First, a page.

· Claire Docherty said that a mapping of the disadvantaged gap would be helpful and expressed concern on how this can be addressed. There are plans such as 2 years of the National Tutoring College and catch up funding. The levelling up will be a challenge. There is an Enfield Learning Excellence Partnership Board, with one of the key targets to improve achievement over the next 4 to 5 years.
· It was acknowledged that this is a very fluid situation.
Officers were thanked for their report
SPECIAL EDUCATIONAL NEEDS PDF 239 KB
To receive a report and a presentation.
Barbara Thurogood, Head of Special Educational Needs Education Services introduced the report.
1. Enfield has seen a year on year increase on referrals for Education, Health & Care Needs assessments, there is not dissimilar to any other London borough.
2. The Special Educational Needs 2 survey undertaken by DfE shows that there has been a 10% increase nationally is children with SEND. The DfE have been looking at reviewing SEND reforms to see how the increasing demand can be managed.
3. The threshold for assessment is low which means there is an increase in referrals. It is expected that post Covid there will be a higher demand.
4. Following analysis, the needs that have been identified are: speech, language and communication, autism and complex autism.
3. Some examples of work were provided: currently looking at an Inclusion Charter, so that all schools will start to be more inclusive for children with SEN identifying needs as early as possible; a Speech and Language Communication hub is being developed, this is at the project initiation stage. This will be to support schools to identify children who may not need EHCP but may require additional support. More support for autism and changes to nurture groups, so they will be part time and increase numbers from 10 to 28.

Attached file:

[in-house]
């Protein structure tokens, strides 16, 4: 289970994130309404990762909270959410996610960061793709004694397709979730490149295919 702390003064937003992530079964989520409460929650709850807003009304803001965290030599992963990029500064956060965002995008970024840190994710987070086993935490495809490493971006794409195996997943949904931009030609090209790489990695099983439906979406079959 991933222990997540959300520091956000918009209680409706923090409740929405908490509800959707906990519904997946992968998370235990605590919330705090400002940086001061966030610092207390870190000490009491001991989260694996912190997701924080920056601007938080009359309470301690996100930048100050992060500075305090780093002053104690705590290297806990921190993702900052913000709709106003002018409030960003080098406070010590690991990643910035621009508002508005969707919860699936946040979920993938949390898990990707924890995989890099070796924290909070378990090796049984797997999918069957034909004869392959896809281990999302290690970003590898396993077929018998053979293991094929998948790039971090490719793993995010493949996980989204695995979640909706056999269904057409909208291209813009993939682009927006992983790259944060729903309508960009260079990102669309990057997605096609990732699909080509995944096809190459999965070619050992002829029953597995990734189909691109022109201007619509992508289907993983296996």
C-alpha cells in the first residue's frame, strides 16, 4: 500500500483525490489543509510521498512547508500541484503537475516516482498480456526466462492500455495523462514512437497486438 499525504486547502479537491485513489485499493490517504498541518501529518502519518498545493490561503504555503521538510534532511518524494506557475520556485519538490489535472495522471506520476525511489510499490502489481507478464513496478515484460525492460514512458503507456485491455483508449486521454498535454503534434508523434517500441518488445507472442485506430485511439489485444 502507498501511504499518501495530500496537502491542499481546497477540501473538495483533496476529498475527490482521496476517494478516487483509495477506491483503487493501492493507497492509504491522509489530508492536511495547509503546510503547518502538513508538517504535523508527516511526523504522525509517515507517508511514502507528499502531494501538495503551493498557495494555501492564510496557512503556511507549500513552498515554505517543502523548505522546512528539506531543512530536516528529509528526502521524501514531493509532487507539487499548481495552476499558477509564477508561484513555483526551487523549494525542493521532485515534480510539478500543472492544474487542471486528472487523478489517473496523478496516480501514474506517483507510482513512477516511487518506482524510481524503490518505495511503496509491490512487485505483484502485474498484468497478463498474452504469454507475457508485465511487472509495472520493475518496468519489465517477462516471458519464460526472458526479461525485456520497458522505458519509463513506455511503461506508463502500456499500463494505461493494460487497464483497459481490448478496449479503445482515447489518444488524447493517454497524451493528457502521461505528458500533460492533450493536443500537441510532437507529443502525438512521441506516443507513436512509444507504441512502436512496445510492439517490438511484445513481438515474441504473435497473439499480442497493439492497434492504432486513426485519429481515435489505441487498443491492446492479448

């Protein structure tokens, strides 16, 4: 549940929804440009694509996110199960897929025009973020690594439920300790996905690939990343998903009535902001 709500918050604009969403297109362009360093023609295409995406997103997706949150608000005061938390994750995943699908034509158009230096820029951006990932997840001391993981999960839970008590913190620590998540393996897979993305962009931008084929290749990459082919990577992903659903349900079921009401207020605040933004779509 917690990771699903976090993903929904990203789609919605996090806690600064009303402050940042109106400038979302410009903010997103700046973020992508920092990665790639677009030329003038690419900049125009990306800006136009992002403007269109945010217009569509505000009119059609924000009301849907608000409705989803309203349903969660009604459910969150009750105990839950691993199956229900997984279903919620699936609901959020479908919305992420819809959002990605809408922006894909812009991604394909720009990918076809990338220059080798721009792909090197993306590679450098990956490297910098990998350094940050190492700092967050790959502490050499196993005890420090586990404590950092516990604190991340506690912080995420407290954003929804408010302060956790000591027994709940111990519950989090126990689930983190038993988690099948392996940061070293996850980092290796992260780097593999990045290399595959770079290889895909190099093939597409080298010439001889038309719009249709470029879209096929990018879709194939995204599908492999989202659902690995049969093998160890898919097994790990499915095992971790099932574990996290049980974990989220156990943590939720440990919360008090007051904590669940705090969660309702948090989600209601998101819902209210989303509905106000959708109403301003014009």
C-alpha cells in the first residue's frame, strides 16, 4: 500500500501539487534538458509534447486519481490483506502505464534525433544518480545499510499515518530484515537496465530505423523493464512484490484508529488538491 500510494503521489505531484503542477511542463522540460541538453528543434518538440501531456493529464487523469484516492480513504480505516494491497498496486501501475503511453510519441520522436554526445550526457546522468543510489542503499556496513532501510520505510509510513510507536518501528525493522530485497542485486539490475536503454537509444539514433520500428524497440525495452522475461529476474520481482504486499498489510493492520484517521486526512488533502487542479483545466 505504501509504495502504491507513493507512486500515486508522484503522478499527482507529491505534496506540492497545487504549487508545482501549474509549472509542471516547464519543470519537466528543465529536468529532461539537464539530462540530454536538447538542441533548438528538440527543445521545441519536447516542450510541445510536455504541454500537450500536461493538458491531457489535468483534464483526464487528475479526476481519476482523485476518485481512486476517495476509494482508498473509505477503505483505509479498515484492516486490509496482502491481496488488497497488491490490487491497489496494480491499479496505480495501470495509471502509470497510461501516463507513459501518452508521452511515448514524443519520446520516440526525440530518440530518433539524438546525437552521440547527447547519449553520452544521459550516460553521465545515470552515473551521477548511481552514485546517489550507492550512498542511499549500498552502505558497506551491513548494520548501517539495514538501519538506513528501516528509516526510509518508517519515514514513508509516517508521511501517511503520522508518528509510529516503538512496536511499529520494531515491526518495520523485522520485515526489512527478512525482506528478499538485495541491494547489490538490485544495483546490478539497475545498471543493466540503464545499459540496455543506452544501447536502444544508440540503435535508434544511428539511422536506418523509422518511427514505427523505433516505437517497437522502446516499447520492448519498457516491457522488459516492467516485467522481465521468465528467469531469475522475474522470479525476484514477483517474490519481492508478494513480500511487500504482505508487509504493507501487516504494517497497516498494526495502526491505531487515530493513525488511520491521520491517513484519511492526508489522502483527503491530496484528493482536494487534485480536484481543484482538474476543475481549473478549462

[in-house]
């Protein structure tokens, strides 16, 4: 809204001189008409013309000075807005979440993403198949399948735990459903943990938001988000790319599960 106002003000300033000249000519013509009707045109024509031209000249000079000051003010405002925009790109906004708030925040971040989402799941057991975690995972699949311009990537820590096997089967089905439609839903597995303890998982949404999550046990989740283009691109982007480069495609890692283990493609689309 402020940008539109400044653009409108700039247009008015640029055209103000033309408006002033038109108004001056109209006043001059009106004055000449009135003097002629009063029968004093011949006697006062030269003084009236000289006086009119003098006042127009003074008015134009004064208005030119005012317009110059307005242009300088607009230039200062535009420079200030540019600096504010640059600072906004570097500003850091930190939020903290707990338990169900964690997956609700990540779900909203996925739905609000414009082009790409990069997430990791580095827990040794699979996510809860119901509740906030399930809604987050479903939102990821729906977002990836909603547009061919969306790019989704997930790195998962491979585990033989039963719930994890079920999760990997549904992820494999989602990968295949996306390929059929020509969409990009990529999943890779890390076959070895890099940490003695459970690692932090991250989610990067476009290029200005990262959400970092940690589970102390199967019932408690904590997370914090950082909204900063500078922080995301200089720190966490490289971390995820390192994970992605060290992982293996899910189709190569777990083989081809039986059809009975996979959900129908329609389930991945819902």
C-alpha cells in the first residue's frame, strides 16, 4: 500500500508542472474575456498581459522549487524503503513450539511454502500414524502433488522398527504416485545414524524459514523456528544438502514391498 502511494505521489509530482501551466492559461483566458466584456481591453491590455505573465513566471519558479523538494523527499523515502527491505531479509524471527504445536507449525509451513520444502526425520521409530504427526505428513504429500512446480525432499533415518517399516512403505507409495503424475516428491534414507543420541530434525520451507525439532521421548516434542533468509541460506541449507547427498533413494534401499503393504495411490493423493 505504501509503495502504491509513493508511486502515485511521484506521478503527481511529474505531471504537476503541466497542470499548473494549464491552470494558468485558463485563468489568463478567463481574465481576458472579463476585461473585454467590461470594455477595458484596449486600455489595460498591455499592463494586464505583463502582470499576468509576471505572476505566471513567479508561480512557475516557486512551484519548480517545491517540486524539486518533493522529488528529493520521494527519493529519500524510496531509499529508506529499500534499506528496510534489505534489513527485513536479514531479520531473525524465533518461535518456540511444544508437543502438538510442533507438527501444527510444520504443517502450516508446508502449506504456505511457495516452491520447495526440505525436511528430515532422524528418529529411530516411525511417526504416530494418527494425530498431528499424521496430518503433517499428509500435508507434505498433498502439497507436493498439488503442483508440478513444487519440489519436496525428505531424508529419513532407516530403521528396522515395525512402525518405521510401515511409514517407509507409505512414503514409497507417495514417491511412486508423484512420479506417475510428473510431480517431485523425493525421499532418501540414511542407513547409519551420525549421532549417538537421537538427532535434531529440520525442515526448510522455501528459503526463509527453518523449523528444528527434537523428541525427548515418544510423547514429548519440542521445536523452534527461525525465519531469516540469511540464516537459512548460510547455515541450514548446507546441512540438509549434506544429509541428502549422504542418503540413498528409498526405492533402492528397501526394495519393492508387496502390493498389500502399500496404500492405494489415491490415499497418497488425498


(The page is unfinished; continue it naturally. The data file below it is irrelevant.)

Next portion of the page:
4. Increases in travel costs is because there has not been enough growth of provisions in borough. This is being reviewed and developing different options with school place planning so provision can be increased locally.
Comments, queries and questions:
CHILDREN YOUNG PEOPLE & EDUCATION SCRUTINY PANEL WORK PROGRAMME 2020/21 PDF 212 KB
To note the Panel’s agreed work programme for 2020/21.
The work programme was noted.
DATES OF FUTURE MEETINGS
To note that the next meeting is scheduled to take place on:
Tuesday 9 March 2021, 6:00pm
The date of the next meeting was noted.